```Inclusion of the electromagnetic field in
Quantum Mechanics
similar to Classical Mechanics
but with interesting consequences
• Maxwell’s equations
• Scalar and vector potentials
• Lorentz force
• Transform to Lagrangian
• Then Hamiltonian
• Minimal coupling to charged particles
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Maxwell’s equations
Gaussian units
∇ · E(x, t)
=
4πρ(x, t)
∇ · B(x, t)
=
0
∇ × E(x, t)
=
∇ × B(x, t)
=
1 ∂
−
B(x, t)
c ∂t
1 ∂
4π
E(x, t) +
j(x, t)
c ∂t
c
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Scalar and Vector potential
Quantum applications require replacing
electric and magnetic fields!
implies ∇ · B = 0
�
1 ∂
From Faraday ∇ × E +
A =0
c ∂t
1 ∂
A = −∇Φ
so E +
c ∂t
B
or
E
=
=
∇×A
�
1 ∂A
−∇Φ −
c ∂t
in terms of vector and scalar potentials.
Homogeneous equations are automatically solved.
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Gauge freedom
Remaining equations using ∇ × (∇ × A) = ∇ (∇ · A) − ∇2 A
1 ∂
∇ Φ+
(∇ · A)
c ∂t
�
�
2
1 ∂ A
1 ∂Φ
2
∇ A− 2 2 −∇ ∇·A+
c ∂t
c ∂t
2
=
−4πρ
=
4π
− j
c
To decouple one could choose (gauge freedom)
more later… first
1 ∂Φ
∇·A+
=0
c ∂t
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Coupling to charged particles
Lorentz
Rewrite
Note
and
�
�
1
F =q E+ v×B
c
�
�
1 ∂A 1
F = q −∇Φ −
+ v × (∇ × A)
c ∂t
c
v × (∇ × A) = ∇ (v · A) − (v · ∇) A
∂A
dA
+ (v · ∇) A =
∂t
dt
d ∂U
So that F = −∇U +
dt ∂v
q
with U = qΦ − A · v
c
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Check
Yields Lorentz from
1
q
2
L = T − U = mv − qΦ + A · v
2
c
Equations of motion
Generalized momentum
d ∂L ∂L
−
=0
dt ∂v
∂x
∂L
q
p=
= mv + A
∂v
c
Solve for v and substitute in Hamiltonian
--> Hamiltonian for a charged particle
�
�2
q
cA
p−
H =p·v−L=
2m
+ qΦ
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Include external electromagnetic field in QM
• Static electric field: nothing new (position --> operator)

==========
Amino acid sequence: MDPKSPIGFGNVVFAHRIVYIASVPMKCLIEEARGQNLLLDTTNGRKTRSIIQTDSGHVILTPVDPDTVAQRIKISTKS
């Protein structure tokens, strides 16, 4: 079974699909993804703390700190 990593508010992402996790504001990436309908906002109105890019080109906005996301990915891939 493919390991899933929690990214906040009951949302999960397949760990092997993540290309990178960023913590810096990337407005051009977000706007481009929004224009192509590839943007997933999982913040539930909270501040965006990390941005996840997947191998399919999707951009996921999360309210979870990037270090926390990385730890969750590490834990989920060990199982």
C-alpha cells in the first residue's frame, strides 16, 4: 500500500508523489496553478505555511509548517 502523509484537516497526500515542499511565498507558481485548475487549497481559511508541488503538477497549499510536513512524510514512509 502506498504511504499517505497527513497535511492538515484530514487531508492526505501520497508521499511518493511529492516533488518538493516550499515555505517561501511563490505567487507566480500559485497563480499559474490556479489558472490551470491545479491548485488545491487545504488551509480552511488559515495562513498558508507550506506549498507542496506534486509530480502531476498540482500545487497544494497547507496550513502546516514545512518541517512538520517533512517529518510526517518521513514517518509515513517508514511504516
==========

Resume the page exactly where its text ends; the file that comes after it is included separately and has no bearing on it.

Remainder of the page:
• Include static magnetic field with momentum and position
�
�2
operators
q
p − c A(x)
H=
2m
• Note velocity operator
1 �
q �
v=
p− A
m
c
• Note Hamiltonian not “free” particle one
• Use
• to show that
� ∂Aj
[pi , Aj ] =
i ∂xi
q�
[vi , vj ] = i 2 �ijk Bk
m c
1
• Gauge independent! So think in terms of H = m|v|2
2
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Include external electromagnetic field
• Include uniform magnetic field
• For example by
B(x) = B ẑ
q�B
• Only nonvanishing commutator [vx , vy ] = i 2
m c
• Write Hamiltonian as
�
1 � 2
2
2
H = m vx + vy + vz
2
pz
• but now vz =
so this corresponds to free particle motion
m
parallel to magnetic field (true classically too)
• Only consider
�
1 � 2
2
H = m vx + vy
2
• Operators don’t commute but commutator is a complex number!
• So...
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Harmonic oscillator again...
• Motion perpendicular to
� magnetic field --> harmonic oscillator
m
• Introduce
a =
(vx + ivy )
2�ωc
�
m
†
a =
(vx − ivy )
2�ωc
qB
ωc =
mc
• with cyclotron frequency
• Straightforward to check
• So Hamiltonian becomes
�
�
a, a
†
�
†
H = �ωc a a +
=1
1
2
�
• and consequently spectrum is (called Landau levels)
En = �ωc (n + 12 )
n = 0, 1, ....
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Aharanov-Bohm effect
• Consider hollow cylindrical shell
• Magnetic field inside inner cylinder either on or off
• Charged particle confined between inner and outer radius as well
as top and bottom
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Discussion
• Without field:
– Wave function vanishes at the radii of the cylinders as well as top and
bottom --> discrete energies
• With field (think of solenoid)
– No magnetic field where the particle moves inside in z-direction and
constant
– Spectrum changes because the vector potential is needed in the Hamitonian
�
�
(∇ × A) · n̂ da =
A · d�
– Use Stokes theorem
S
C
– Only z-component of magnetic
field so left-hand
side becomes
�
�
S
(∇ × A) · n̂ da =
S
Bθ(r1 − ρ)da = Bπr12
– for any circular loop outside inner cylinder (and centered)
– Vector potential in the direction of φ̂ and line integral -->
– Resulting in
2πr
modifying the Hamiltonian and the spectrum!!
Br12
A=
φ̂
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2r
Example
• No field
• Example of radial wave function
• Problem solved in cylindrical coordinates
•
Also with field -->
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